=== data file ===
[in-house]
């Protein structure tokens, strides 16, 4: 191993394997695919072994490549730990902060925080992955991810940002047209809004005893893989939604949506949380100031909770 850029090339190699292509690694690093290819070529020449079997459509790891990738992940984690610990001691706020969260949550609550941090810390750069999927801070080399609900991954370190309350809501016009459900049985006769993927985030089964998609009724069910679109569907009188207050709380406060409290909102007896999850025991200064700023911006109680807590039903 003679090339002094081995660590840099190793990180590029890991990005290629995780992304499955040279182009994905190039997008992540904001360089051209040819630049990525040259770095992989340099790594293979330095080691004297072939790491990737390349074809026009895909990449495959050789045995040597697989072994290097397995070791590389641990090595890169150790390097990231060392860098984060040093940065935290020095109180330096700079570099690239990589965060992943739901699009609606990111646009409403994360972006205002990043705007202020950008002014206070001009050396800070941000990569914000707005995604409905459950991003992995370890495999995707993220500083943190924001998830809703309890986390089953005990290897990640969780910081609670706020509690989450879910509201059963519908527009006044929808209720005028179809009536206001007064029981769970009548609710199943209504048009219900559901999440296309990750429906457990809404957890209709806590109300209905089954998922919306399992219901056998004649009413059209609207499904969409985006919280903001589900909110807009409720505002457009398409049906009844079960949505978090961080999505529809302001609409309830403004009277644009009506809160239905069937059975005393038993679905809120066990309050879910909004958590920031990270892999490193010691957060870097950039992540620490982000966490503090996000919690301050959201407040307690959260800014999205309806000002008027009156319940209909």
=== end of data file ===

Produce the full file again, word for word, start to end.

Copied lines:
[in-house]
């Protein structure tokens, strides 16, 4: 191993394997695919072994490549730990902060925080992955991810940002047209809004005893893989939604949506949380100031909770 850029090339190699292509690694690093290819070529020449079997459509790891990738992940984690610990001691706020969260949550609550941090810390750069999927801070080399609900991954370190309350809501016009459900049985006769993927985030089964998609009724069910679109569907009188207050709380406060409290909102007896999850025991200064700023911006109680807590039903 003679090339002094081995660590840099190793990180590029890991990005290629995780992304499955040279182009994905190039997008992540904001360089051209040819630049990525040259770095992989340099790594293979330095080691004297072939790491990737390349074809026009895909990449495959050789045995040597697989072994290097397995070791590389641990090595890169150790390097990231060392860098984060040093940065935290020095109180330096700079570099690239990589965060992943739901699009609606990111646009409403994360972006205002990043705007202020950008002014206070001009050396800070941000990569914000707005995604409905459950991003992995370890495999995707993220500083943190924001998830809703309890986390089953005990290897990640969780910081609670706020509690989450879910509201059963519908527009006044929808209720005028179809009536206001007064029981769970009548609710199943209504048009219900559901999440296309990750429906457990809404957890209709806590109300209905089954998922919306399992219901056998004649009413059209609207499904969409985006919280903001589900909110807009409720505002457009398409049906009844079960949505978090961080999505529809302001609409309830403004009277644009009506809160239905069937059975005393038993679905809120066990309050879910909004958590920031990270892999490193010691957060870097950039992540620490982000966490503090996000919690301050959201407040307690959260800014999205309806000002008027009156319940209909």